The quality of the hand drawn animation in the movie, if not on the level of some of Disney's better efforts, is still very good. Character design doesn't deviate too far from what you'd expect from the House Of Mouse but background designs are interesting to look at. We get some nice gothic styled interiors in the insides of the different castles and the design work on display in the hawk/sparrow chase scene is slick and eye catching. There are some memorable moments here, the most obvious being when Merlin and Wart turn into squirrels and Wart gets chased by a female squirrel completely unaware that he's going to change back into a human boy soon. She falls in love with him very quickly and when he reveals his true self, she watches him walk away and sheds a tear. The scene is kind of corny and more than a little ridiculous but it works in the context of the story, that being a context in which realism is never a concern and doesn't ever really need to be. In the end, the Sword In The Stone is a nice mix of action and adventure with some effective comedy and enjoyable characters that puts entertainment first and is all the better for it.The Blu-ray:
The Sword In The Stone: 50th Anniversary Edition arrives on Blu-ray in an AVC encoded 1080p high definition transfer framed at 1.75.1. Touted as a new digital restoration, image quality looks pretty good here… at first. Eagle eyed viewers might note some banding here and there and there are some scenes that are soft, though this looks like an issue with the source material more so than with the transfer itself. Until the movie goes on, and the whole thing seems soft, scrubbed even. Those who like really clean, grain free presentations will probably be pleased, but those expecting this to look like traditional hand drawn animation presented on film will probably not be so thrilled. Colors look good, they're well defined and don't bleed over one another, but a lot of detail seems to have been washed away in an avalanche of smeary noise reduction filtering. Only minor compression artifacts show up, it's not really an issue and only noticeable in a couple of seconds worth of the movie, so on that level the disc is encoded well enough, but it doesn't stop there. Though not all of the compositions seem to be compromised, you have to wonder during some of the scenes that look a little tight if previous fullframe DVD presentations weren't a better option in terms of framing. Which aspect ratio is correct will probably be the subject of some debate but those who want it don't get a fullframe option here (the DVD that comes with the Blu-ray offers the same transfer).Sound:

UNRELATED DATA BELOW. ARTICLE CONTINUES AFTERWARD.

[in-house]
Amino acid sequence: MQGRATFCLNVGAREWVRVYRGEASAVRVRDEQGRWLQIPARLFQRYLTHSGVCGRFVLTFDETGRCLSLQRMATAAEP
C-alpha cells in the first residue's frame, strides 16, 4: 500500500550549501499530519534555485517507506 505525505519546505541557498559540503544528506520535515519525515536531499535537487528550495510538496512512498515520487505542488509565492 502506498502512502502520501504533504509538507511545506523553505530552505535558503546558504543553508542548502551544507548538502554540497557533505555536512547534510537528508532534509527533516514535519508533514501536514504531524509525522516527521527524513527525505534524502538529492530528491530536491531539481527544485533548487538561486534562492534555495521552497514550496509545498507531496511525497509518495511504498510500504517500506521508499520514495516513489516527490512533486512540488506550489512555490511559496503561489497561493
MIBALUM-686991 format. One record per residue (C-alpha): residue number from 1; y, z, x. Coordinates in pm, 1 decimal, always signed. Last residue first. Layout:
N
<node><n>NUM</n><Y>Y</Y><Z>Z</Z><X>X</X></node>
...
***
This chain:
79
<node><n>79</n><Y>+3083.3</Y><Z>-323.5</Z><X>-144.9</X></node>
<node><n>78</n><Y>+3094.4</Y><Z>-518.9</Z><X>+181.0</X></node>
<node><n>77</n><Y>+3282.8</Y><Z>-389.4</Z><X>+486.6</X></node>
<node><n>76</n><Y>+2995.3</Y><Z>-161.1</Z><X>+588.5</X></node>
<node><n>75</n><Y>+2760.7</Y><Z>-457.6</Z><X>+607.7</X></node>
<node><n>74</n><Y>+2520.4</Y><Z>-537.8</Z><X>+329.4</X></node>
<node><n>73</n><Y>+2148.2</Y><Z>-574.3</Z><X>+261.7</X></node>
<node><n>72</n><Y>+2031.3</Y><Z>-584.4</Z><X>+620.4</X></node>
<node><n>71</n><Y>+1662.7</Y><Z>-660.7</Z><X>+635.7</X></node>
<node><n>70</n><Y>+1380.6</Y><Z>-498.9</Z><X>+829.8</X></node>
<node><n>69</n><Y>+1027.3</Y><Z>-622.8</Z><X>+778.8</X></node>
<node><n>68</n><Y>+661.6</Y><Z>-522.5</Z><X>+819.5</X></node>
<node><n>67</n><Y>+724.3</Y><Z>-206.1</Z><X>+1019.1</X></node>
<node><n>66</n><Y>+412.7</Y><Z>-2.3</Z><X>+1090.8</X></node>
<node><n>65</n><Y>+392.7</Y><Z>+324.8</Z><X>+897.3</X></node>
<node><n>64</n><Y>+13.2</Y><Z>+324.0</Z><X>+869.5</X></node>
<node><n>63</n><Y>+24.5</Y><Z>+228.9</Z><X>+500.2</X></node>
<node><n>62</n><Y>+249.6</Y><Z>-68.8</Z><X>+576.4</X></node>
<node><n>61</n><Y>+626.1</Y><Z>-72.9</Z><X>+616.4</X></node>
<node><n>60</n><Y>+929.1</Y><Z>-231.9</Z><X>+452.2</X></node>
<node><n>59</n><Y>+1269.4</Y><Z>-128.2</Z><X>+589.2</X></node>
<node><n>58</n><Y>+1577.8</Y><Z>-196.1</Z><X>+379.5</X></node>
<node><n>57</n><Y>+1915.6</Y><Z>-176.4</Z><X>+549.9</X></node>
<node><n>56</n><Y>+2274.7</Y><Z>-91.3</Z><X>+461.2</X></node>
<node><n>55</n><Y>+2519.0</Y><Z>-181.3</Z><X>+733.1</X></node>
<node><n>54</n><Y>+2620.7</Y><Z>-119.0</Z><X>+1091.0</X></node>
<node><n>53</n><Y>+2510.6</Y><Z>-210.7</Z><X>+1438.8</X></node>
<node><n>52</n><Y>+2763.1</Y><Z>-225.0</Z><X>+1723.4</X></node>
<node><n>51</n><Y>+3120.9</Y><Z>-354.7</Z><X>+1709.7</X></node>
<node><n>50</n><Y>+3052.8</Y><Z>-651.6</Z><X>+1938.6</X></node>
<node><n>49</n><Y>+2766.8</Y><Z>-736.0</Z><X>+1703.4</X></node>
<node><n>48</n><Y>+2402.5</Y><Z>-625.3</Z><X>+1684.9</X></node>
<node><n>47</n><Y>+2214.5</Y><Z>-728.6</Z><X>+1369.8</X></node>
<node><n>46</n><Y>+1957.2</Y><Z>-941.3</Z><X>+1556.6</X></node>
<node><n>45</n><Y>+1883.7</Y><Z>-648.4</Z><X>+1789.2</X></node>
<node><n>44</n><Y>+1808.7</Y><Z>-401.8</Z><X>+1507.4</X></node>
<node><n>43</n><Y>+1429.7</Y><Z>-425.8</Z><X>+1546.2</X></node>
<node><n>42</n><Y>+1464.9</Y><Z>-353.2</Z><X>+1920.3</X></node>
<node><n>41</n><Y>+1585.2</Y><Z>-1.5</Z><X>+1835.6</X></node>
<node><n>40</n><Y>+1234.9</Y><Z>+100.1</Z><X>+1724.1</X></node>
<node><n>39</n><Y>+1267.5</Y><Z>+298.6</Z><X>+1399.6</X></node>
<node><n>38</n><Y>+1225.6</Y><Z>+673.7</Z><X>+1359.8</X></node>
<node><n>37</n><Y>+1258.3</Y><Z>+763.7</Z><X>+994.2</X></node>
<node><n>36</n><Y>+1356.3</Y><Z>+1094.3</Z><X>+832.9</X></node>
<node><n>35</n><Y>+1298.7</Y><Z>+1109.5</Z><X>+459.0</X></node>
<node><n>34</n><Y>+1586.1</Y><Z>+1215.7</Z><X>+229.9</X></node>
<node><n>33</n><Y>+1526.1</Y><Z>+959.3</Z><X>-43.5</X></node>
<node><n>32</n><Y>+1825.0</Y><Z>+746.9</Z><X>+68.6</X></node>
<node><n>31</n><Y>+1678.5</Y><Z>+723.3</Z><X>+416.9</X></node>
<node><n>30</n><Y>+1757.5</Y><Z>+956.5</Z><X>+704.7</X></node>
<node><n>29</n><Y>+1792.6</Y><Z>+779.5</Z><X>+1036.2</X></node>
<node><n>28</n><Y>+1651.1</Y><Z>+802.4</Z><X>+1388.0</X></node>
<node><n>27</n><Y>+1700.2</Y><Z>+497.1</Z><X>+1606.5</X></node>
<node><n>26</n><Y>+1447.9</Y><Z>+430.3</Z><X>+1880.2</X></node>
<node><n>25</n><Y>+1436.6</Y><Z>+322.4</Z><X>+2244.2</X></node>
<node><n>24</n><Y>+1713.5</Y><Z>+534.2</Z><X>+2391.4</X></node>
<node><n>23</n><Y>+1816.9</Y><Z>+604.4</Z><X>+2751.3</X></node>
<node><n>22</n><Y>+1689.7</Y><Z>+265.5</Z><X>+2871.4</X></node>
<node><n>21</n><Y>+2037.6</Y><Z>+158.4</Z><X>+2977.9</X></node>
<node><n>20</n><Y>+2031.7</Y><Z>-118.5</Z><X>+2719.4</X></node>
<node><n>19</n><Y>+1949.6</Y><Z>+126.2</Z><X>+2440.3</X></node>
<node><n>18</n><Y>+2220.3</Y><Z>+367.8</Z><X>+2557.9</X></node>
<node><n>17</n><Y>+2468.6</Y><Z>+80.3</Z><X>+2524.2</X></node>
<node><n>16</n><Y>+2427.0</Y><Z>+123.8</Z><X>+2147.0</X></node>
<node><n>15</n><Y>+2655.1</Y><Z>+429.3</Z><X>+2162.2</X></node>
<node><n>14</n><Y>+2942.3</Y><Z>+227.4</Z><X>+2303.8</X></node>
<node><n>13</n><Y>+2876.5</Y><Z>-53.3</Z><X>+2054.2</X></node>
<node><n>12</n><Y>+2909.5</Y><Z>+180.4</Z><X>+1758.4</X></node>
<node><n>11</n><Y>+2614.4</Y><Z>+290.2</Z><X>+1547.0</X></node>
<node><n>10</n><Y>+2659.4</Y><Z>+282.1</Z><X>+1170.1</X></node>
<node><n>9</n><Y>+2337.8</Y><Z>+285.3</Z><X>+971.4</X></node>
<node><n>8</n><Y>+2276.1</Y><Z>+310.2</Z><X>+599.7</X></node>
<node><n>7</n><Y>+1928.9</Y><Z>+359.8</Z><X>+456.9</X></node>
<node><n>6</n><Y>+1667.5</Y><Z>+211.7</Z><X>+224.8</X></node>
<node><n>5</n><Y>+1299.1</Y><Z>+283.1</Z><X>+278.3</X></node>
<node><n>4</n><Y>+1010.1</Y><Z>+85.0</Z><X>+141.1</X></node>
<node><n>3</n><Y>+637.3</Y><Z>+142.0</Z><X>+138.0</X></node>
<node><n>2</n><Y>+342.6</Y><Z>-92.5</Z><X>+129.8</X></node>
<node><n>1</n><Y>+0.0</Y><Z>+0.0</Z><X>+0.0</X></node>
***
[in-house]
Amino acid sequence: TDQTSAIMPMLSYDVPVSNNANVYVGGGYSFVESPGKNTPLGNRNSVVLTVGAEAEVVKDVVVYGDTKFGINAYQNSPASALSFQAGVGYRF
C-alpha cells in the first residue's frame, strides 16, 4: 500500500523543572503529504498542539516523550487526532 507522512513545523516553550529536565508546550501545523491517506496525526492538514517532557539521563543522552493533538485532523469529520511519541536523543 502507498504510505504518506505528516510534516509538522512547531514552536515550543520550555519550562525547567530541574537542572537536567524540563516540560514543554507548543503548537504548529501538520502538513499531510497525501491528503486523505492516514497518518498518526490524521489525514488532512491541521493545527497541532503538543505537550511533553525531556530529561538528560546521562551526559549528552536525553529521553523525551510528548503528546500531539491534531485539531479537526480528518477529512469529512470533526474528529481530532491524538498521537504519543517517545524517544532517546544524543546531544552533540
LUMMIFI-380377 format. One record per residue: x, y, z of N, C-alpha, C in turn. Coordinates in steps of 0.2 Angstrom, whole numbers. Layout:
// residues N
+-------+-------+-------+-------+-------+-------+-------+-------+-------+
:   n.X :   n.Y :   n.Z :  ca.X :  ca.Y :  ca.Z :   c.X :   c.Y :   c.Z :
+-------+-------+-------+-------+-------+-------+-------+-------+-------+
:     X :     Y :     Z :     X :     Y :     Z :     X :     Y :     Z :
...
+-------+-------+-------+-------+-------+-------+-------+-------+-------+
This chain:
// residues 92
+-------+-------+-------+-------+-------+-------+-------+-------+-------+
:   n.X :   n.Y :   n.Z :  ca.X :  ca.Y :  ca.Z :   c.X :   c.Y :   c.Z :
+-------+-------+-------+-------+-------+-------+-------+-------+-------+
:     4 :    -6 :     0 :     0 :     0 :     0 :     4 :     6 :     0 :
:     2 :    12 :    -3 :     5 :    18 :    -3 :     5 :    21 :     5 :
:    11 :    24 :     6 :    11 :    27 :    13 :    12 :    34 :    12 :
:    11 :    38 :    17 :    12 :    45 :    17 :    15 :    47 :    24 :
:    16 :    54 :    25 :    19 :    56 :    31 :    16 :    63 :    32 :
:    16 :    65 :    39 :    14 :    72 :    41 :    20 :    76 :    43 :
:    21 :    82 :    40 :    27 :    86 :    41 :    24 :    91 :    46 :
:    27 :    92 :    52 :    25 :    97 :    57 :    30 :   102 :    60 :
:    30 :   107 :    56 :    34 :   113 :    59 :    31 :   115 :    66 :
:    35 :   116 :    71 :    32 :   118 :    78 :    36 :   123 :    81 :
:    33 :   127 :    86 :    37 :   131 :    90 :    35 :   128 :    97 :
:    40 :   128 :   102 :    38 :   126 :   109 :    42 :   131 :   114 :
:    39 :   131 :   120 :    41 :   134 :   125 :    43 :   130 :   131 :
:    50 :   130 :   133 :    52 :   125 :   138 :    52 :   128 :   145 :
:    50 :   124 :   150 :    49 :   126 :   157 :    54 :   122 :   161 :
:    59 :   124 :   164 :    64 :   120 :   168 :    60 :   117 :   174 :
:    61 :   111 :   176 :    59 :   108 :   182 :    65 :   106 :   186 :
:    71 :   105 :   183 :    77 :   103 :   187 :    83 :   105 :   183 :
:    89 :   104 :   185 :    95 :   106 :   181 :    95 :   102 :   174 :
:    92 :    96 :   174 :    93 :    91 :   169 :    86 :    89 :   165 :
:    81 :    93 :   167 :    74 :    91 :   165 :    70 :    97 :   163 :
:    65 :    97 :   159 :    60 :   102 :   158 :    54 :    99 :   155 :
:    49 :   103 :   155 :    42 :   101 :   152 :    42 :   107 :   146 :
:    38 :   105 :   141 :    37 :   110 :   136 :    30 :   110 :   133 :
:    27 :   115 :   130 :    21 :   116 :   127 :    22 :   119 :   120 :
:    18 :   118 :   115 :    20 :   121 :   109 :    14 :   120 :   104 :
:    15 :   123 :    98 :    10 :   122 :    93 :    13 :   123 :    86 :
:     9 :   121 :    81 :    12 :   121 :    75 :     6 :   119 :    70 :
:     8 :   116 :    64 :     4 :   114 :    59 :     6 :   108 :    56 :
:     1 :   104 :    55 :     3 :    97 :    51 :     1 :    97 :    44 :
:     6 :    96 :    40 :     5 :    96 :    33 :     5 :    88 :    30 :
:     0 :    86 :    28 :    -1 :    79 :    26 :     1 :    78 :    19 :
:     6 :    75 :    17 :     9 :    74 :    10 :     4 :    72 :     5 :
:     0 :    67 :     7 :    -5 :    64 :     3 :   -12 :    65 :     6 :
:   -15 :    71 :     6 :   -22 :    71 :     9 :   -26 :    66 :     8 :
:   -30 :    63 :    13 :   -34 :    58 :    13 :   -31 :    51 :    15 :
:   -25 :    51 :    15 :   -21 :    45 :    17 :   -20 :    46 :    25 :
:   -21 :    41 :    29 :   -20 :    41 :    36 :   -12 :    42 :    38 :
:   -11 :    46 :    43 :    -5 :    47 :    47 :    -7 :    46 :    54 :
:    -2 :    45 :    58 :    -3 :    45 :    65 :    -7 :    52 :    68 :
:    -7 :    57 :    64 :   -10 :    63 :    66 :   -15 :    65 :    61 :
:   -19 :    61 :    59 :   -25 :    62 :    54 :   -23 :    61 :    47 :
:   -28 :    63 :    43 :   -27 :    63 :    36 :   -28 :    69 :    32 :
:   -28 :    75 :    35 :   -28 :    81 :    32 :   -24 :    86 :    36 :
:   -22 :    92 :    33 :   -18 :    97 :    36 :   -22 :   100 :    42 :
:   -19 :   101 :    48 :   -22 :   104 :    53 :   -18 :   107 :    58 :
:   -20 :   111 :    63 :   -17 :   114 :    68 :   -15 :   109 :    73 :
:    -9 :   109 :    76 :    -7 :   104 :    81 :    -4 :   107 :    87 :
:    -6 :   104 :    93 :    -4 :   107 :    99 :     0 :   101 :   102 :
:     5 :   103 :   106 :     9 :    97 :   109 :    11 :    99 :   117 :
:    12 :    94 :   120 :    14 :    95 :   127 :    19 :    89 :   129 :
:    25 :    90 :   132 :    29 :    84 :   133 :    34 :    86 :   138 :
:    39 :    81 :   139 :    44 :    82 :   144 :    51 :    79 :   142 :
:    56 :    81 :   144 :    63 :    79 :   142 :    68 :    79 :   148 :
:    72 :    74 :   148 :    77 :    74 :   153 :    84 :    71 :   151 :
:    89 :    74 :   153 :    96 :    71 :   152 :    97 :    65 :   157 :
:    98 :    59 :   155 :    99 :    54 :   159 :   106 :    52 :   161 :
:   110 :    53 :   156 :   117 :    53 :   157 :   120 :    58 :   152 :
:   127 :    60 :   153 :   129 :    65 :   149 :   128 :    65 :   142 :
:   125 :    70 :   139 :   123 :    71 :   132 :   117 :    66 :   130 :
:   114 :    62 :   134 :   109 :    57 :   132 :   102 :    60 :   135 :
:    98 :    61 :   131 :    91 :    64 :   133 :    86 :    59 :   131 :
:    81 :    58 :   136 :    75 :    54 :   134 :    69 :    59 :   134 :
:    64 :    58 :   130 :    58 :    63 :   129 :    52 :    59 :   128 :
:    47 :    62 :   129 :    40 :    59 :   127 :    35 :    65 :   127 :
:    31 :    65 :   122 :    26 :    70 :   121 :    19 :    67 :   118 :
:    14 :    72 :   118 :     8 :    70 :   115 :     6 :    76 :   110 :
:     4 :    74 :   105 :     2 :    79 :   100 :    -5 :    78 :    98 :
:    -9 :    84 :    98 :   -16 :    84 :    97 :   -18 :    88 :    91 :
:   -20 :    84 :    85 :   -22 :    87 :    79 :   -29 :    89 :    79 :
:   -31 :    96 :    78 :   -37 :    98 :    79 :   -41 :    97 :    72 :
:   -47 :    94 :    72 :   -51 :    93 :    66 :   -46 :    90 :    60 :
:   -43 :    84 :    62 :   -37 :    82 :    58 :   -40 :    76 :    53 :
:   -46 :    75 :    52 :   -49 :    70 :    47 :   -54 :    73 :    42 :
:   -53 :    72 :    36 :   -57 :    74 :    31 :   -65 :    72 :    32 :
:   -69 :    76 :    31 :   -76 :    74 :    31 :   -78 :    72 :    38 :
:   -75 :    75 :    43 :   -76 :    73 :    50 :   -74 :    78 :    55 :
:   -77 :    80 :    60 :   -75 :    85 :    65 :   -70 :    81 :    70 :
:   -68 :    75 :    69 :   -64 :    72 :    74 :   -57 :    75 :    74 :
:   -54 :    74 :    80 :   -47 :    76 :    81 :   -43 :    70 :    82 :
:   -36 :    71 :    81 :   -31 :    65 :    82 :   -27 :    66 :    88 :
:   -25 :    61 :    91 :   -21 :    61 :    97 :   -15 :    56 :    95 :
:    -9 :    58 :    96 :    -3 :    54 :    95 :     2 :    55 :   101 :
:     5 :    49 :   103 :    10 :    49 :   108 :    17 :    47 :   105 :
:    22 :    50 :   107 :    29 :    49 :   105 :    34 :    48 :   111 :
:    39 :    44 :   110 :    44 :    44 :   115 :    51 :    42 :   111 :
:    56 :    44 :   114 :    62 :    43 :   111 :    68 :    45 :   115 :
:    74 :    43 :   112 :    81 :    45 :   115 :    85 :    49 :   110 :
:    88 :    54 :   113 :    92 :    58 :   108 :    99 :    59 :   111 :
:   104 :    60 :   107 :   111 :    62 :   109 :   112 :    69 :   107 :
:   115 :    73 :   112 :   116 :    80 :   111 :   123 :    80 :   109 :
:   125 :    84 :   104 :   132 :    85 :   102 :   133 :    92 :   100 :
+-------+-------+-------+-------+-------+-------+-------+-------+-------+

The English language DTS-HD 5.1 Master Audio track is your best bet but if you're into dubbed tracks you also get a DTS-HD 5.1 Master Audio track in French as well as a Spanish language Dolby Digital 5.1 Surround Sound mix and Dolby Digital 2.0 Stereo options in Portuguese, Russian and English. Subtitles are offered in English, French, Spanish, Portuguese and Russian with closed captioning provided in English only.